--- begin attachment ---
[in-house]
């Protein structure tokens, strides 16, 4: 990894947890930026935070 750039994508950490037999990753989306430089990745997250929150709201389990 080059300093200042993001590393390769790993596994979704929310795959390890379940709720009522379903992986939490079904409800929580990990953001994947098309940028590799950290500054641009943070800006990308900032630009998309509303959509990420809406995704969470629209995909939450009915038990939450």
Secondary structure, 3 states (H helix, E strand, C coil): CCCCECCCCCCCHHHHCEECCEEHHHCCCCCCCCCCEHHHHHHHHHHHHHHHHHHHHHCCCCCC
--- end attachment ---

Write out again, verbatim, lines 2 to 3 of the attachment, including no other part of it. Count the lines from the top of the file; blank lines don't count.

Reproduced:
């Protein structure tokens, strides 16, 4: 990894947890930026935070 750039994508950490037999990753989306430089990745997250929150709201389990 080059300093200042993001590393390769790993596994979704929310795959390890379940709720009522379903992986939490079904409800929580990990953001994947098309940028590799950290500054641009943070800006990308900032630009998309509303959509990420809406995704969470629209995909939450009915038990939450």
Secondary structure, 3 states (H helix, E strand, C coil): CCCCECCCCCCCHHHHCEECCEEHHHCCCCCCCCCCEHHHHHHHHHHHHHHHHHHHHHCCCCCC